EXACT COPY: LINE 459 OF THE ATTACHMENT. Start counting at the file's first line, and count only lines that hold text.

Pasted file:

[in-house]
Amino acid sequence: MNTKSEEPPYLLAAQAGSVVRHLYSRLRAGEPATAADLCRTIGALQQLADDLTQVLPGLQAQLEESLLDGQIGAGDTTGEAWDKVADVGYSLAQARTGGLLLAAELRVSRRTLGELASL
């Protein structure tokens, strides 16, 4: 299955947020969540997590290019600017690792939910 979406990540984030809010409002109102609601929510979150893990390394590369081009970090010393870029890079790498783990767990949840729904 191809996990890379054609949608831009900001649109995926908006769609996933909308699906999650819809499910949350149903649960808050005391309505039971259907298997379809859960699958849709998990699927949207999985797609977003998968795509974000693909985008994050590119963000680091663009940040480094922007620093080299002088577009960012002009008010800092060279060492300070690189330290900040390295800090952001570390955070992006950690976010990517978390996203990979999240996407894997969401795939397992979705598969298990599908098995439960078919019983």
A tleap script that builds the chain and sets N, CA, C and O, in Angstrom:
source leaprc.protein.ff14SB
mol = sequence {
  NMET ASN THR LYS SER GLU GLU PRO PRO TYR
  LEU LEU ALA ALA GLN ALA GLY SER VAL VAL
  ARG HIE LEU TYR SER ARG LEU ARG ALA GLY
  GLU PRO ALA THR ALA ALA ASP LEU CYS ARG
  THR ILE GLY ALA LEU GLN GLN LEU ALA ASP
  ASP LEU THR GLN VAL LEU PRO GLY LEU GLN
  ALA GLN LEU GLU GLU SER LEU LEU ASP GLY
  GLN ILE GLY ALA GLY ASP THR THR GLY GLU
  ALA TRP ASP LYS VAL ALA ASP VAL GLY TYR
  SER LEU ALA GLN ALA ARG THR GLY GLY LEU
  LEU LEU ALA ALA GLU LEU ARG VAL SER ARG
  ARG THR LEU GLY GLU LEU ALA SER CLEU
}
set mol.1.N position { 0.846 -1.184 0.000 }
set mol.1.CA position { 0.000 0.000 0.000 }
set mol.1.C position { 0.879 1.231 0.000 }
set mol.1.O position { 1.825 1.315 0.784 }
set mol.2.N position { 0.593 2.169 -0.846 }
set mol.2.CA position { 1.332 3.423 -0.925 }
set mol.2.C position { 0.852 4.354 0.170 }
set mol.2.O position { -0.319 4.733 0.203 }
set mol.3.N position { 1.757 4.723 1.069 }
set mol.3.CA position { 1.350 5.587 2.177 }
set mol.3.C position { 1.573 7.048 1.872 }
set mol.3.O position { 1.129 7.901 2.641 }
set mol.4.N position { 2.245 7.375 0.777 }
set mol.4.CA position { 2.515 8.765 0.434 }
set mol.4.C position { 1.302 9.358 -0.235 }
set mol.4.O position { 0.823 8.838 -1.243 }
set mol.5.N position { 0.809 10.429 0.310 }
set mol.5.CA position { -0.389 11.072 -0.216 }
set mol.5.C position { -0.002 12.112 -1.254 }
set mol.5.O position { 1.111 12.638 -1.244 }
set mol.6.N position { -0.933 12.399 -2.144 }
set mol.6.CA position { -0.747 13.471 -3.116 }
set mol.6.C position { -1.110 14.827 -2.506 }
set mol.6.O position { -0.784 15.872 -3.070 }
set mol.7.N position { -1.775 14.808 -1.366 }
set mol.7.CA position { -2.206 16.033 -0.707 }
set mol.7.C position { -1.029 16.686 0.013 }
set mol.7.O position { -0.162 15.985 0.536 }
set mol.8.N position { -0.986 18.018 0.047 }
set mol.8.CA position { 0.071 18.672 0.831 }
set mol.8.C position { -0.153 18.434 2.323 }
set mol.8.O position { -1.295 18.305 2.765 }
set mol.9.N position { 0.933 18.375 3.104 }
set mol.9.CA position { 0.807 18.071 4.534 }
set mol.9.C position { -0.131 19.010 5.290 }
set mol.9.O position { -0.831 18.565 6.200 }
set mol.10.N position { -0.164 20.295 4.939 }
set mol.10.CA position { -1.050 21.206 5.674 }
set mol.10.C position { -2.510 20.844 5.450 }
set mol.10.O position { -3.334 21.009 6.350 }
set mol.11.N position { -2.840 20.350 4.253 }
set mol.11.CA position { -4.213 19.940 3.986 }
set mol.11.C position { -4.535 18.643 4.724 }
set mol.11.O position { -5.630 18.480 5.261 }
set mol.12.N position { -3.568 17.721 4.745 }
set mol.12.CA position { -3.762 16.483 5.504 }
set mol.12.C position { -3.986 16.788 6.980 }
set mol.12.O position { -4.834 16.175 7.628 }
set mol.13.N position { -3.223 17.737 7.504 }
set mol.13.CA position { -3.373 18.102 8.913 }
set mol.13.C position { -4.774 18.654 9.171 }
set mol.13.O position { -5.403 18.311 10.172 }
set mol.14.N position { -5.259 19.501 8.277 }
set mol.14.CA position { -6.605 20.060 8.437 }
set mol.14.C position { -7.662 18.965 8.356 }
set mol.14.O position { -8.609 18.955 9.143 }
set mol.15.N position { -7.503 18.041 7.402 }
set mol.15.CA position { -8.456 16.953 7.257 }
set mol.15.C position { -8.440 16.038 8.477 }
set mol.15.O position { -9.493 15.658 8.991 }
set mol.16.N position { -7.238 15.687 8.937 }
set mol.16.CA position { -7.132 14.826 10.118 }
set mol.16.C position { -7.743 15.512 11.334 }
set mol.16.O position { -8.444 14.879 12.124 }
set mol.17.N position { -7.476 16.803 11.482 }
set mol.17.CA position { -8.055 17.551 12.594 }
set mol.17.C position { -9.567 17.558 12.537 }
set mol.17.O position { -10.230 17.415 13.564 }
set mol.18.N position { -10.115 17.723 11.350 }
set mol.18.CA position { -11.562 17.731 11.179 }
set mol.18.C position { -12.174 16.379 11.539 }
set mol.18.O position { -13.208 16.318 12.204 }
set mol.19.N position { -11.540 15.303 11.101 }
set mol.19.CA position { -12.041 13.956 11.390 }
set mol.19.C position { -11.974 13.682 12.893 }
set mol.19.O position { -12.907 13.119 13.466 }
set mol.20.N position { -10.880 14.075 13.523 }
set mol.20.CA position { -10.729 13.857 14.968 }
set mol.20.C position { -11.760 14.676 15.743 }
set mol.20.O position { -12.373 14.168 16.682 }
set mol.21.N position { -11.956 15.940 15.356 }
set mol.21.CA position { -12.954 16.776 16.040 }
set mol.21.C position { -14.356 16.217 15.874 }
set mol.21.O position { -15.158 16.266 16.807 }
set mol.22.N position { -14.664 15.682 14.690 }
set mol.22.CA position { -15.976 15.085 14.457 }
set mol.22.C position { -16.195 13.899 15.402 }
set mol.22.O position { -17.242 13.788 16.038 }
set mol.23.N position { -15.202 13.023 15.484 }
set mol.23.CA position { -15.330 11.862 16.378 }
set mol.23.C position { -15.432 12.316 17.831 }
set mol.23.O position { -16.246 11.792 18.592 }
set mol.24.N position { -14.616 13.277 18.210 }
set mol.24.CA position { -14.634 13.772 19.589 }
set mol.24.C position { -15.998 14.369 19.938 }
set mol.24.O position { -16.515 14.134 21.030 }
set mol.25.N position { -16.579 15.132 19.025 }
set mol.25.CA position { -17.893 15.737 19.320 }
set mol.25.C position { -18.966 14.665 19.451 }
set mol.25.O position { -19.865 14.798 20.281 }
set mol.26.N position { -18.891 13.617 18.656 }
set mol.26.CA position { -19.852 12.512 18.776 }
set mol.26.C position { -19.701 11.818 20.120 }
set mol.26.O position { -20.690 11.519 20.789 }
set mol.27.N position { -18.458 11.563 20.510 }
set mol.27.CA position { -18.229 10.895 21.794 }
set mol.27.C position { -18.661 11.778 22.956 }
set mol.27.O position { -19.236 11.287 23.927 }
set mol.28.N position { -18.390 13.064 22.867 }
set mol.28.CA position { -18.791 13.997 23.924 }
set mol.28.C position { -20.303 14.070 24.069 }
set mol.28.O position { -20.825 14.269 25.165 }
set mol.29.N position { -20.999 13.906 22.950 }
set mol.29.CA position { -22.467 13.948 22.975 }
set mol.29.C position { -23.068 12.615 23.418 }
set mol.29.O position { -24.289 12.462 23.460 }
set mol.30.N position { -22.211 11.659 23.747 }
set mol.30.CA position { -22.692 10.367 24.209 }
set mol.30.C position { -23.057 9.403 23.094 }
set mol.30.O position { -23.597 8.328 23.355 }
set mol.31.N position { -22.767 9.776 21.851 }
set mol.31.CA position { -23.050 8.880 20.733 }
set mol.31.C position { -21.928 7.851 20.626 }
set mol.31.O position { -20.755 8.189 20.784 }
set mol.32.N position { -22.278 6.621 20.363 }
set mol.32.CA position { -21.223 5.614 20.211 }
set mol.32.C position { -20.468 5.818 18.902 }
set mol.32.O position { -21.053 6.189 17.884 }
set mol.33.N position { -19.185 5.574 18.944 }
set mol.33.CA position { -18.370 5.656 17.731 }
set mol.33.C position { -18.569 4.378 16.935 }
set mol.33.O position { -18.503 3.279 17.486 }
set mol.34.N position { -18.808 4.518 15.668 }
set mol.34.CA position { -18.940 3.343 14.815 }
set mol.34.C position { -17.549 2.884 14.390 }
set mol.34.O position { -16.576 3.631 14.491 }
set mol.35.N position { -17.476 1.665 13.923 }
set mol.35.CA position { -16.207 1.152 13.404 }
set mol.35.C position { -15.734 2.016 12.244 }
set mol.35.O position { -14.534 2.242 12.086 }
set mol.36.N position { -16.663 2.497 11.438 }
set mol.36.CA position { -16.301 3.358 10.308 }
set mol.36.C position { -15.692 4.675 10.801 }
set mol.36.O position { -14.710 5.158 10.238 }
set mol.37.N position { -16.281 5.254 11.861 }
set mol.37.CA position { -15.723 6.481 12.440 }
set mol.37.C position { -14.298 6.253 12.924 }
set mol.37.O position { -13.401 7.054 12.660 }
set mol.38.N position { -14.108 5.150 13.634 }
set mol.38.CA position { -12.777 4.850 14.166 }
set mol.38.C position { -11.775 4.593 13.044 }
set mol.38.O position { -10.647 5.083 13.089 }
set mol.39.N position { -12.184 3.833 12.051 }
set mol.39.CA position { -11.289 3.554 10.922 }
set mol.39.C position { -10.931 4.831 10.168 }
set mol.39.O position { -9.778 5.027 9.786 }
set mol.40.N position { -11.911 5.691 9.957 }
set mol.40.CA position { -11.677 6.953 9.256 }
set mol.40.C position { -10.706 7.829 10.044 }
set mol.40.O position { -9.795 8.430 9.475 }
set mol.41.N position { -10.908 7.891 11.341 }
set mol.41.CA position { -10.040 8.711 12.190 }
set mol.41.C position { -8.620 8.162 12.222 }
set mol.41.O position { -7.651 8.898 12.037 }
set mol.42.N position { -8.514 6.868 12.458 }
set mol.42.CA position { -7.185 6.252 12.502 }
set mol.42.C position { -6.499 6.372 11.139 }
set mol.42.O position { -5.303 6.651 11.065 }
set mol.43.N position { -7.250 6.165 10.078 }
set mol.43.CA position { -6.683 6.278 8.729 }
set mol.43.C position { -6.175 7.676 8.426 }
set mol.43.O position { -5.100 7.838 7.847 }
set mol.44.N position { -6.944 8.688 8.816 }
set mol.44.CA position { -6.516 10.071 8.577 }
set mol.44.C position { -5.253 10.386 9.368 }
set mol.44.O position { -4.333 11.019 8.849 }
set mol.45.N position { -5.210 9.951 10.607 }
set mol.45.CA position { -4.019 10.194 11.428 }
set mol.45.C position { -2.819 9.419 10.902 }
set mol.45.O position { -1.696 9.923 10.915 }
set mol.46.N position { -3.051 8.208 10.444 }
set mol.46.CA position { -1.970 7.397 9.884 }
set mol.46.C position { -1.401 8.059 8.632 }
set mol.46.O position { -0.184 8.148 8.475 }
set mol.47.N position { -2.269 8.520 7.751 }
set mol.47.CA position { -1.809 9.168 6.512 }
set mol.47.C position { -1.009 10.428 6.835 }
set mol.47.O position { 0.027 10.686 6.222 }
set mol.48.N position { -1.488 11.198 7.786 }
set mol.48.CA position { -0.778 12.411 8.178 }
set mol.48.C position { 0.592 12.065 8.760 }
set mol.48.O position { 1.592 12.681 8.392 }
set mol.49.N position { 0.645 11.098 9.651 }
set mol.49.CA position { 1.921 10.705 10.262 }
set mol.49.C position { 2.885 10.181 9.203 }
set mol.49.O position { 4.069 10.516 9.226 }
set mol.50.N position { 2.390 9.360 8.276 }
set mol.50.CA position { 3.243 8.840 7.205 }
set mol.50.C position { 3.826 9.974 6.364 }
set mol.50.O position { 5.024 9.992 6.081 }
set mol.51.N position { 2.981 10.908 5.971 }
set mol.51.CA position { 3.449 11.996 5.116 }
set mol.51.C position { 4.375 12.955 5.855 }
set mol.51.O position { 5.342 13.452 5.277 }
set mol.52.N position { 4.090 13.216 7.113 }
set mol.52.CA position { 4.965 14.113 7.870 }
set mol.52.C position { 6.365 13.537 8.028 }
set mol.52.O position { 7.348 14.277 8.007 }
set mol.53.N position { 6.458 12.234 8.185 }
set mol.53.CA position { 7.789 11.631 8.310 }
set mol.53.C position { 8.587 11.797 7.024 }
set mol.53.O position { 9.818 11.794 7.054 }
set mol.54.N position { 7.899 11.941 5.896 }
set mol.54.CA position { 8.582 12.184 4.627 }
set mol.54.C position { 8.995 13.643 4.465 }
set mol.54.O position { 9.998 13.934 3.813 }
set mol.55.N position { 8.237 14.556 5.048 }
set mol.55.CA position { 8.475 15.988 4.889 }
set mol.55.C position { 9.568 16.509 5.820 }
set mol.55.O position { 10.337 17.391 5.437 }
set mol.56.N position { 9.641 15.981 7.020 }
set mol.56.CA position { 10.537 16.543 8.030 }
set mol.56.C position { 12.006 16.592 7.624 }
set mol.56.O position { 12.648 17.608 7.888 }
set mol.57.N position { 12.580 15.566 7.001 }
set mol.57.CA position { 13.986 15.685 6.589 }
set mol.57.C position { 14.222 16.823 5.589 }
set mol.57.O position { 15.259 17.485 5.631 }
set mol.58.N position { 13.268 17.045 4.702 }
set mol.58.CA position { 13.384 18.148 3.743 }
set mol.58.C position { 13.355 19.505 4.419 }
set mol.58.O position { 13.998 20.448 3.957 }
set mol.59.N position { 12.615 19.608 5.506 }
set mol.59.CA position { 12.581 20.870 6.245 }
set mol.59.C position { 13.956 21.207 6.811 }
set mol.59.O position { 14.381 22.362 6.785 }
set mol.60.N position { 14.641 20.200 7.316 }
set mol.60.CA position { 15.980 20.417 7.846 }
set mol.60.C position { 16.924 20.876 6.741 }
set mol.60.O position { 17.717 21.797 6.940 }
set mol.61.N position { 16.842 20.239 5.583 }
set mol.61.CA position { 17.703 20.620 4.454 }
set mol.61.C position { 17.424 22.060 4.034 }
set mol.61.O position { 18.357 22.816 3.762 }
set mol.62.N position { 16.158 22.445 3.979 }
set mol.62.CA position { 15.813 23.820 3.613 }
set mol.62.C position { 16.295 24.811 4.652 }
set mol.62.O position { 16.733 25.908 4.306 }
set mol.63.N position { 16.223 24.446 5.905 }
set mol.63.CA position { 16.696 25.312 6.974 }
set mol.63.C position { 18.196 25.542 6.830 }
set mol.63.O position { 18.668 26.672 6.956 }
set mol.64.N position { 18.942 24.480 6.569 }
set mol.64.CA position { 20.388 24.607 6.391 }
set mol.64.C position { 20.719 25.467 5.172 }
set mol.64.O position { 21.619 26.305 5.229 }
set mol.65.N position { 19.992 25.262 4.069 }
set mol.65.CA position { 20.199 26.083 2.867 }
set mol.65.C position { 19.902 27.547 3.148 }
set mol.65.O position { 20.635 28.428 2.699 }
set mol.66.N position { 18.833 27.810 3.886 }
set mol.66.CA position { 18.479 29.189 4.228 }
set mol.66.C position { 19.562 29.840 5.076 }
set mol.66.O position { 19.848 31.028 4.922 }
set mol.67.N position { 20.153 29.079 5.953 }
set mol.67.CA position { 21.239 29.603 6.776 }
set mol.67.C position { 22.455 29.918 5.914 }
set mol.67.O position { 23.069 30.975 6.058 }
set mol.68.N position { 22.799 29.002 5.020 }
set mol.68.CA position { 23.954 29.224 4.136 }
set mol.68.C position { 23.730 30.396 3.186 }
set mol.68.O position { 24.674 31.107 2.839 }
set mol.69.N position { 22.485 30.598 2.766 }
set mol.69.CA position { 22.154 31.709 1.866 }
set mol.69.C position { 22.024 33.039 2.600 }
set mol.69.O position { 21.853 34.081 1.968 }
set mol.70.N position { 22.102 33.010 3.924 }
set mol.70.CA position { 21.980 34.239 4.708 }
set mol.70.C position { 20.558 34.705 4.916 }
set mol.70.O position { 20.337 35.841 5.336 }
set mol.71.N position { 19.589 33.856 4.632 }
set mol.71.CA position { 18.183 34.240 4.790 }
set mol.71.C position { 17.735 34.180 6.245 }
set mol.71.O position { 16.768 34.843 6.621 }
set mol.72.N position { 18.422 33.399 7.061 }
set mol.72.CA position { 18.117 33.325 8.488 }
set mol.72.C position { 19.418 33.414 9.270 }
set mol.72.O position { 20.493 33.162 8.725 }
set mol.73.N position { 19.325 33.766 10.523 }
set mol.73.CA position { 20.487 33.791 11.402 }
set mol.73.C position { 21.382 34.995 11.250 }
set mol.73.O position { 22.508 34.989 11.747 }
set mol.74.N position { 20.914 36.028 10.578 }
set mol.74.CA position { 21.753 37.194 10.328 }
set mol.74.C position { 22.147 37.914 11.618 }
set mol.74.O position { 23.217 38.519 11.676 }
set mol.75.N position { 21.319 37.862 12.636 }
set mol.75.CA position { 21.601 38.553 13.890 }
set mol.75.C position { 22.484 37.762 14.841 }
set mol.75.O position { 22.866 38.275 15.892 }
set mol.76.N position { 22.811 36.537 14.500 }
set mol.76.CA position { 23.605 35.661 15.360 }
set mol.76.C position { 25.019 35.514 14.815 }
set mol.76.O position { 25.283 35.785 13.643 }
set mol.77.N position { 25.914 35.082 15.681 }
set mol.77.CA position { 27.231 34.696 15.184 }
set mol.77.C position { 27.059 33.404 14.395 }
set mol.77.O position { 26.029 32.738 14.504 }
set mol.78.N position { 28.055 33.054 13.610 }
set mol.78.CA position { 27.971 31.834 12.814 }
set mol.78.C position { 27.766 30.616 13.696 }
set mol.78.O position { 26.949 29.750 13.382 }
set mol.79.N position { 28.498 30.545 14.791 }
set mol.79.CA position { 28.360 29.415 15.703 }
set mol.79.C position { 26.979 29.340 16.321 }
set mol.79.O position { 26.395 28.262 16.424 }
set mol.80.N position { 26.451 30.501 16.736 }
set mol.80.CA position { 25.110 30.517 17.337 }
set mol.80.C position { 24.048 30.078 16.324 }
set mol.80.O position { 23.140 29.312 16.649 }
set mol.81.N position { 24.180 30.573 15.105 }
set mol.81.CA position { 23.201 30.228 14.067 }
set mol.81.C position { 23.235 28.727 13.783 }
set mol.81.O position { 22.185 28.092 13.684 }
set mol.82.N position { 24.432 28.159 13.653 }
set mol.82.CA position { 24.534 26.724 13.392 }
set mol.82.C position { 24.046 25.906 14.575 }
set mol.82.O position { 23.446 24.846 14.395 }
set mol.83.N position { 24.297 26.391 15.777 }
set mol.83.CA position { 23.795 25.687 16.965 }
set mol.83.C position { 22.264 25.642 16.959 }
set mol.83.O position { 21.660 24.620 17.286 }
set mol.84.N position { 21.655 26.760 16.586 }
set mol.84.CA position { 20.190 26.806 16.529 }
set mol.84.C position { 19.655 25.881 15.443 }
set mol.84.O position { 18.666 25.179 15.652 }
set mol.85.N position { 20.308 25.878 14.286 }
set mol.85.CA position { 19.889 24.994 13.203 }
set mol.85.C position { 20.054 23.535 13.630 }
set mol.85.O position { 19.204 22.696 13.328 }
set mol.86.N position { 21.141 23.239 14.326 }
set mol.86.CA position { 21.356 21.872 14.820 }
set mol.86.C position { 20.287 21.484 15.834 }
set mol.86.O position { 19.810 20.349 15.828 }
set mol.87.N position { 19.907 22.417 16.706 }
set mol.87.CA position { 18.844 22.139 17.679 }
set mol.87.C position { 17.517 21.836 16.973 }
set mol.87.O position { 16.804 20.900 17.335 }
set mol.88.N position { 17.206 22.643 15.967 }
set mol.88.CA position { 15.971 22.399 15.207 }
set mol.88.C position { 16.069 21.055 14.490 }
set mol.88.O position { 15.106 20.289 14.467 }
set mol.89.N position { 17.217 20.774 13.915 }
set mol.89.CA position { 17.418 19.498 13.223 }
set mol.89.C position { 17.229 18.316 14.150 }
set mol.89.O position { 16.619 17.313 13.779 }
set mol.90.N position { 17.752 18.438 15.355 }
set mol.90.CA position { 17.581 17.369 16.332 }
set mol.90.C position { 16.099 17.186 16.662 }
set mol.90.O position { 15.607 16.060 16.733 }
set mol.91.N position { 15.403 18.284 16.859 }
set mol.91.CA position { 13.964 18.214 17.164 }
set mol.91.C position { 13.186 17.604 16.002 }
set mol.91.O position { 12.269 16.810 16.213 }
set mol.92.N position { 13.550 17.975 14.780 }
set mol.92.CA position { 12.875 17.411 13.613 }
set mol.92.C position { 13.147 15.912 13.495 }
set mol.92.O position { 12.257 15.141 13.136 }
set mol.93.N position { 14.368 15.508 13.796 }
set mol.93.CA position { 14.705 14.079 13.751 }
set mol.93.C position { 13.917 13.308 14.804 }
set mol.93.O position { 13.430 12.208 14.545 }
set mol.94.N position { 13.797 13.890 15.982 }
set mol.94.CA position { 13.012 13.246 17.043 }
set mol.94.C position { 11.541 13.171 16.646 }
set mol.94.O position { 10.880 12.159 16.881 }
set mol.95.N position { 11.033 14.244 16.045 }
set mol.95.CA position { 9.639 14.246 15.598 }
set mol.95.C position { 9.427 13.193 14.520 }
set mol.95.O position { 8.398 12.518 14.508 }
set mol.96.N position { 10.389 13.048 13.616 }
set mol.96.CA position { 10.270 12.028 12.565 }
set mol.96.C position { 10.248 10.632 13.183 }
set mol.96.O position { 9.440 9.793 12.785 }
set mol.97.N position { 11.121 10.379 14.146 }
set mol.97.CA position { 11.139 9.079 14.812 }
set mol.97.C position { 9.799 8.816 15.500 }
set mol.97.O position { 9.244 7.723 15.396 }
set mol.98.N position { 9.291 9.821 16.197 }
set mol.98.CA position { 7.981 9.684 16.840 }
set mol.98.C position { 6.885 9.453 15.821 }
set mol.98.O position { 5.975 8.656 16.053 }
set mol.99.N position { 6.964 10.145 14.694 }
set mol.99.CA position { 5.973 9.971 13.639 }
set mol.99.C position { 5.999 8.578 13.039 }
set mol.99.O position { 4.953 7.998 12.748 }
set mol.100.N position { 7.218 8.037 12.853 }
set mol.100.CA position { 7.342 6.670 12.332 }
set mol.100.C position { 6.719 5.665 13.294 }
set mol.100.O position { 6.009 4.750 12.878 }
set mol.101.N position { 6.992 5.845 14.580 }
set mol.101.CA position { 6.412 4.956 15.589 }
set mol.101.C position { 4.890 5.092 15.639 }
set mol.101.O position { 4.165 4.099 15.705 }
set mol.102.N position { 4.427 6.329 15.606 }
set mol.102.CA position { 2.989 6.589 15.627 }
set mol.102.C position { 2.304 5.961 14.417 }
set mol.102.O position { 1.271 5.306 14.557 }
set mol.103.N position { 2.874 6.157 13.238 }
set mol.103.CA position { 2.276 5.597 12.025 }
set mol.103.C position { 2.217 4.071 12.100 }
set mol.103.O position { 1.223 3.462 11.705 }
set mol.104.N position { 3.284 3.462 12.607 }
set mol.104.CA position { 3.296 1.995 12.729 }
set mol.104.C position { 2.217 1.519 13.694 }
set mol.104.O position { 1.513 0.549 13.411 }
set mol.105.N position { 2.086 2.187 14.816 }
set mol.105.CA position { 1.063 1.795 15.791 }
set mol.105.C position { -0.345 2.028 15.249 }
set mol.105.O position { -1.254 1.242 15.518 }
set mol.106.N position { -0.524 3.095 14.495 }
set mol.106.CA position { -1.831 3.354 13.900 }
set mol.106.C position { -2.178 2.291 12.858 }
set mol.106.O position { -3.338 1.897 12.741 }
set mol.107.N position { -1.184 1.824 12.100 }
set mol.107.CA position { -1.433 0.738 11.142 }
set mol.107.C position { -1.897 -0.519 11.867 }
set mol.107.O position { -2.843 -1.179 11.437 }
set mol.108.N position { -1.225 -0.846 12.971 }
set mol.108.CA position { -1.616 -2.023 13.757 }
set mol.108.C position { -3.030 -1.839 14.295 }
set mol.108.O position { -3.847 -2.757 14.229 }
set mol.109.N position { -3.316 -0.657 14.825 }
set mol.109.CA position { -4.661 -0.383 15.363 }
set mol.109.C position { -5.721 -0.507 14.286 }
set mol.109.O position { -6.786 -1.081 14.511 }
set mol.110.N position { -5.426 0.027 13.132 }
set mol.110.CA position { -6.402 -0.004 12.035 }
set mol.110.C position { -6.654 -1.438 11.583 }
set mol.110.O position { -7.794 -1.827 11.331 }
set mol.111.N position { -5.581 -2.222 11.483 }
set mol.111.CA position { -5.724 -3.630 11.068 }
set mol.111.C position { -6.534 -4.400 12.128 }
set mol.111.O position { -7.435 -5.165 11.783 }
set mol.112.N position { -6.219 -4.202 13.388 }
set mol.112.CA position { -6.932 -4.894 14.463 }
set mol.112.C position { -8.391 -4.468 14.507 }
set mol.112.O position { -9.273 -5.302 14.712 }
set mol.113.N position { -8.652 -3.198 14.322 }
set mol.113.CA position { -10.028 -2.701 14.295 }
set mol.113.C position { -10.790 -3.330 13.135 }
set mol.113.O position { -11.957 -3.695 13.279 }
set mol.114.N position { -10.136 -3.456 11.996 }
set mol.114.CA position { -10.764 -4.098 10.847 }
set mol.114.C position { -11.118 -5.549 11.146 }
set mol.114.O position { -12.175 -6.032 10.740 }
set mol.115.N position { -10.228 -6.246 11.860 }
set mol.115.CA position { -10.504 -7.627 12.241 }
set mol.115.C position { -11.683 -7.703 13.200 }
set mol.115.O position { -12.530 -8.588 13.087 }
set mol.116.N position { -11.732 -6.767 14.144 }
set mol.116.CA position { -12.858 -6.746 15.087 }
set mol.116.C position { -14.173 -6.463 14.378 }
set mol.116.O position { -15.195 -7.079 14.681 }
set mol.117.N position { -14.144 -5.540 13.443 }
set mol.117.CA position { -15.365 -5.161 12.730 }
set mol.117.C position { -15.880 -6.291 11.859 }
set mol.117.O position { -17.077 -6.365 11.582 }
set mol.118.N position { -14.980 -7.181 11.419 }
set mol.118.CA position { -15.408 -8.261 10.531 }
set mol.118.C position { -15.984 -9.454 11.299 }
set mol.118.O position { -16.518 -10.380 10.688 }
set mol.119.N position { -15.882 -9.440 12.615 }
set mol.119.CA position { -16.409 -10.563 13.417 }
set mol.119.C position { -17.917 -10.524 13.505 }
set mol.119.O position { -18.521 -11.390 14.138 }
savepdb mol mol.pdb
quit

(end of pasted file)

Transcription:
set mol.110.O position { -7.794 -1.827 11.331 }